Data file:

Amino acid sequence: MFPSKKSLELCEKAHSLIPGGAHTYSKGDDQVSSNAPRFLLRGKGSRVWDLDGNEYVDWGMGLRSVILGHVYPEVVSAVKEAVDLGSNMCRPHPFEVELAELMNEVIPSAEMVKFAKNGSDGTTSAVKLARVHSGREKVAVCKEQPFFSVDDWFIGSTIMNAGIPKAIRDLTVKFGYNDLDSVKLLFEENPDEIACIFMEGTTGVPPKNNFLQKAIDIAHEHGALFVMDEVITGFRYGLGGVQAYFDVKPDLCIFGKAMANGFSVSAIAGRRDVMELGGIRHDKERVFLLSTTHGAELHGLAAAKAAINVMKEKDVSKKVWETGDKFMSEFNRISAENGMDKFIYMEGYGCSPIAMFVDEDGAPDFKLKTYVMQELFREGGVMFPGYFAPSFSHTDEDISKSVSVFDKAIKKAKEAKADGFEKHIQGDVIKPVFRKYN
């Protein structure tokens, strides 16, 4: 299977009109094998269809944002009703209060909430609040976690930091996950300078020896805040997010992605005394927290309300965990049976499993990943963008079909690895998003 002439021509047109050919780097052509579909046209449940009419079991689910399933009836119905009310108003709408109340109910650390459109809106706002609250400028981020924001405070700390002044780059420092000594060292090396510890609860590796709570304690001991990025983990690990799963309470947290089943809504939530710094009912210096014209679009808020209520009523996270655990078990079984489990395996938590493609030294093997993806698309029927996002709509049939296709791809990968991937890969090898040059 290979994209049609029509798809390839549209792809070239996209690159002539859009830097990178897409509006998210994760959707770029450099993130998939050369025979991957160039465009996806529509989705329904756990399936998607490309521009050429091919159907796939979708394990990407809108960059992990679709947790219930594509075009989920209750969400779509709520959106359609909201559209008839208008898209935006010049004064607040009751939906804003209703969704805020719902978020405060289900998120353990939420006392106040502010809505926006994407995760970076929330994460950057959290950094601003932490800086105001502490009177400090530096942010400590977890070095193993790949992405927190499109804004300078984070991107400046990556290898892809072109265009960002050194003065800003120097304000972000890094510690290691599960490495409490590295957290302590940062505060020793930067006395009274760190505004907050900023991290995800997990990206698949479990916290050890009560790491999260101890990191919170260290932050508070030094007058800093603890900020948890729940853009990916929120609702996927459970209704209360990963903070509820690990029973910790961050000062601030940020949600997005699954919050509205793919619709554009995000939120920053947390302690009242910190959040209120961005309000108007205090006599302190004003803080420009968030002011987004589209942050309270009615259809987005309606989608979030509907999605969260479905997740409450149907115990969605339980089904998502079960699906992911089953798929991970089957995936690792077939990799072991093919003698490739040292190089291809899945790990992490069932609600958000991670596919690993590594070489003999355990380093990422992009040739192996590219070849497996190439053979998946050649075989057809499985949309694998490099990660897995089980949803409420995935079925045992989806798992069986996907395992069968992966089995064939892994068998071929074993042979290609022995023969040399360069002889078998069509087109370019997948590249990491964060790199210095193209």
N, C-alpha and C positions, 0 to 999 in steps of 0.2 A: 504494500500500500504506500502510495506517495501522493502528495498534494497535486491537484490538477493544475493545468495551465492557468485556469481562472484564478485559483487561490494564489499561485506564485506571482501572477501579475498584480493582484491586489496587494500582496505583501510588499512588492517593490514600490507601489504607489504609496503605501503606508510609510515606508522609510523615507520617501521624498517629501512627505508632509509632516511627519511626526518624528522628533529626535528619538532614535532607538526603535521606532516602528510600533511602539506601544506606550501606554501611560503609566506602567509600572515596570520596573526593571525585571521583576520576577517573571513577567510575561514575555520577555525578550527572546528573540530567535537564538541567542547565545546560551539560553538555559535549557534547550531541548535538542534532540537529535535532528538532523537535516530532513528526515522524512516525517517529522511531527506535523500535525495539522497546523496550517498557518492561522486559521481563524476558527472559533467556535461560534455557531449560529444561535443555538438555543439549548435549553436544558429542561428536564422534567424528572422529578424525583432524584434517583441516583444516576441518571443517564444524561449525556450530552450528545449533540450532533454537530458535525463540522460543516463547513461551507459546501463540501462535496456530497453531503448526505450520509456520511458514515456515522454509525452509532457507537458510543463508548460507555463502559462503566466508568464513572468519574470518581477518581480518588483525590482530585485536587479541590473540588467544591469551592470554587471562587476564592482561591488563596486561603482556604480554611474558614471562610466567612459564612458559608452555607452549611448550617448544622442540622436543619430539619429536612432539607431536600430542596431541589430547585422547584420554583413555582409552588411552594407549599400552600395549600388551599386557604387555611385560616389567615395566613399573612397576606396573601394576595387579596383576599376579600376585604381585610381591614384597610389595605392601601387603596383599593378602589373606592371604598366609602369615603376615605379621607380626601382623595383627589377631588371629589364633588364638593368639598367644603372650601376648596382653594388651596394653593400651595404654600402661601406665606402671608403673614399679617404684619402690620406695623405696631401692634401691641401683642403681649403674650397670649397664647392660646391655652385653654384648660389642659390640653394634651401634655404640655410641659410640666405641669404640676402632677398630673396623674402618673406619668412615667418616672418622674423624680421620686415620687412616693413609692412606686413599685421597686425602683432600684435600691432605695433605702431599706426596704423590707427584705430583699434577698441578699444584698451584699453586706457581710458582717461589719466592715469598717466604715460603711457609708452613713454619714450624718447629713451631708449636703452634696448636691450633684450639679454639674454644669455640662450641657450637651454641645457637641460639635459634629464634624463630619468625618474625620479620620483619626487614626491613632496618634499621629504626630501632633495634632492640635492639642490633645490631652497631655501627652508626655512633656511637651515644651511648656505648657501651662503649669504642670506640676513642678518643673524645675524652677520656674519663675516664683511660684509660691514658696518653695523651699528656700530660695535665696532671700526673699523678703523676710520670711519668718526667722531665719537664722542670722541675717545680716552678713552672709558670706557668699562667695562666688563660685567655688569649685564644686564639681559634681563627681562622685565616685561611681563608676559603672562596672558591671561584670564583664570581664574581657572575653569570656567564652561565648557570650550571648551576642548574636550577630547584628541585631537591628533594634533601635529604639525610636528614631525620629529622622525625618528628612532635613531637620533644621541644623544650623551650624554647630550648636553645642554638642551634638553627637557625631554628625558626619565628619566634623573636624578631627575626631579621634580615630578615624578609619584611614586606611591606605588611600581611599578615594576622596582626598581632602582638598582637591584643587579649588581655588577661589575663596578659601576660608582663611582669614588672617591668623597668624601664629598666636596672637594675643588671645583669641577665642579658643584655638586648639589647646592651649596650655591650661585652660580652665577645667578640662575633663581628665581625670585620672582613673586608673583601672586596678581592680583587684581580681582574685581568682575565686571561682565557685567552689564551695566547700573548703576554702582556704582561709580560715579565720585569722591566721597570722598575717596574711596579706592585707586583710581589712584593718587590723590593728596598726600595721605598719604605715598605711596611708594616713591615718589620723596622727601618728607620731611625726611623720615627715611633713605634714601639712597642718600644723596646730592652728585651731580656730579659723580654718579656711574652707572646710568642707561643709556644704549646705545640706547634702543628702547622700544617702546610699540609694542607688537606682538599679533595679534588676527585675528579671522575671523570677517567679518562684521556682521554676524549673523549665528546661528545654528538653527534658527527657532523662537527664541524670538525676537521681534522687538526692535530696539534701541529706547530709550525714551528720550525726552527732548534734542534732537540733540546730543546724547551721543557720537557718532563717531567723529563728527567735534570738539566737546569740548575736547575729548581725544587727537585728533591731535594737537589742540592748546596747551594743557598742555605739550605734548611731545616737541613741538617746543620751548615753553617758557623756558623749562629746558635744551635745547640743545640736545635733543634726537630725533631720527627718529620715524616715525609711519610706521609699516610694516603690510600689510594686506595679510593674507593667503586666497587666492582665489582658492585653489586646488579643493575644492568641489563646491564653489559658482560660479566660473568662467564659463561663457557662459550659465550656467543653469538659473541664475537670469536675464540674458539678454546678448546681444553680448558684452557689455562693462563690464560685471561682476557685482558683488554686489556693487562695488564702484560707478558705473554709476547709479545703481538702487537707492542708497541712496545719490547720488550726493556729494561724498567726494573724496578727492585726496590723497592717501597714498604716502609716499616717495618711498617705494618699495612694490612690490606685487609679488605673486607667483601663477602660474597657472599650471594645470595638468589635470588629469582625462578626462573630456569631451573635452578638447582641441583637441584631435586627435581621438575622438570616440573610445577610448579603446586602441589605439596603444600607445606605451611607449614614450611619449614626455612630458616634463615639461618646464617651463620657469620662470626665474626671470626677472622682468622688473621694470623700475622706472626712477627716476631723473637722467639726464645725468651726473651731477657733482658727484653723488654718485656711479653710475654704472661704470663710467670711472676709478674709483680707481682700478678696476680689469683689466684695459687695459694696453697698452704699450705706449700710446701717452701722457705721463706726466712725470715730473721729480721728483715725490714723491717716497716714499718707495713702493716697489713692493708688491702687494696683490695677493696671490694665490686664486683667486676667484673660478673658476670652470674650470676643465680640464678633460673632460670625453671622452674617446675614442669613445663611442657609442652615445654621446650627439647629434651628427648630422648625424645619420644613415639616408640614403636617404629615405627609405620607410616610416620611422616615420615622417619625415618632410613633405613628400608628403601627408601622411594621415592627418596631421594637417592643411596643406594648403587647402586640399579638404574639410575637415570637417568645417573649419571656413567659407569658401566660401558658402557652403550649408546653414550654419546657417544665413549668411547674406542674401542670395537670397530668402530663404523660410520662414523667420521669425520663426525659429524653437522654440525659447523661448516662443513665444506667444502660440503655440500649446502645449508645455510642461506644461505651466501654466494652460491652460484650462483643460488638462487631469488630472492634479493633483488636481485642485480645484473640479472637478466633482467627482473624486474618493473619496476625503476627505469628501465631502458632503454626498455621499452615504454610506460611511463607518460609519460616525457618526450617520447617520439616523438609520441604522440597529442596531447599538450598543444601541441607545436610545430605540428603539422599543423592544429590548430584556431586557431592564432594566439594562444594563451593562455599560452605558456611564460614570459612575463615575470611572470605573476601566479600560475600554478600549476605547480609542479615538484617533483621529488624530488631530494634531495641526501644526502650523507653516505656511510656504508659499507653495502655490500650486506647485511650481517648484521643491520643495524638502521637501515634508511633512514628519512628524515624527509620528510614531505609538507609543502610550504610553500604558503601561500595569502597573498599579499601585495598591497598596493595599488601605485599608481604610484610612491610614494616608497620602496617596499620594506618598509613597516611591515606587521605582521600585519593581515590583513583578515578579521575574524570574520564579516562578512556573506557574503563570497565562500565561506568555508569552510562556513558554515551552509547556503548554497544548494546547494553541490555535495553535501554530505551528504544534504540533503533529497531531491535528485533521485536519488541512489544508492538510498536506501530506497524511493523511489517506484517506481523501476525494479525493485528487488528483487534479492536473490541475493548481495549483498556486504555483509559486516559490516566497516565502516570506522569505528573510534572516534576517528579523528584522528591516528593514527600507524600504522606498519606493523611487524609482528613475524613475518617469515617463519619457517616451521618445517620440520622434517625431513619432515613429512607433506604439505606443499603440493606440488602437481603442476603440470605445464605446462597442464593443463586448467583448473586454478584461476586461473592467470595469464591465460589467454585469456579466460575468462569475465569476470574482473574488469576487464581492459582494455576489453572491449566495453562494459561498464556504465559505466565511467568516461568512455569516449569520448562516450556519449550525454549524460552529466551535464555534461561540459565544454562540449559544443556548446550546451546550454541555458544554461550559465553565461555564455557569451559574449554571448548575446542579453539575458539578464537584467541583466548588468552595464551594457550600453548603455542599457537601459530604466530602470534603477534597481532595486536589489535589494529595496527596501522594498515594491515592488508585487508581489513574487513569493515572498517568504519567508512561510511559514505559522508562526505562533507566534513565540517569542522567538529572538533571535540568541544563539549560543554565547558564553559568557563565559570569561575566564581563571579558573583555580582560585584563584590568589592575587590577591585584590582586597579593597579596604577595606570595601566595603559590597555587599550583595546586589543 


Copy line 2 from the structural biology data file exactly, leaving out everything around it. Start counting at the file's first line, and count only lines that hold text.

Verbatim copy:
């Protein structure tokens, strides 16, 4: 299977009109094998269809944002009703209060909430609040976690930091996950300078020896805040997010992605005394927290309300965990049976499993990943963008079909690895998003 002439021509047109050919780097052509579909046209449940009419079991689910399933009836119905009310108003709408109340109910650390459109809106706002609250400028981020924001405070700390002044780059420092000594060292090396510890609860590796709570304690001991990025983990690990799963309470947290089943809504939530710094009912210096014209679009808020209520009523996270655990078990079984489990395996938590493609030294093997993806698309029927996002709509049939296709791809990968991937890969090898040059 290979994209049609029509798809390839549209792809070239996209690159002539859009830097990178897409509006998210994760959707770029450099993130998939050369025979991957160039465009996806529509989705329904756990399936998607490309521009050429091919159907796939979708394990990407809108960059992990679709947790219930594509075009989920209750969400779509709520959106359609909201559209008839208008898209935006010049004064607040009751939906804003209703969704805020719902978020405060289900998120353990939420006392106040502010809505926006994407995760970076929330994460950057959290950094601003932490800086105001502490009177400090530096942010400590977890070095193993790949992405927190499109804004300078984070991107400046990556290898892809072109265009960002050194003065800003120097304000972000890094510690290691599960490495409490590295957290302590940062505060020793930067006395009274760190505004907050900023991290995800997990990206698949479990916290050890009560790491999260101890990191919170260290932050508070030094007058800093603890900020948890729940853009990916929120609702996927459970209704209360990963903070509820690990029973910790961050000062601030940020949600997005699954919050509205793919619709554009995000939120920053947390302690009242910190959040209120961005309000108007205090006599302190004003803080420009968030002011987004589209942050309270009615259809987005309606989608979030509907999605969260479905997740409450149907115990969605339980089904998502079960699906992911089953798929991970089957995936690792077939990799072991093919003698490739040292190089291809899945790990992490069932609600958000991670596919690993590594070489003999355990380093990422992009040739192996590219070849497996190439053979998946050649075989057809499985949309694998490099990660897995089980949803409420995935079925045992989806798992069986996907395992069968992966089995064939892994068998071929074993042979290609022995023969040399360069002889078998069509087109370019997948590249990491964060790199210095193209």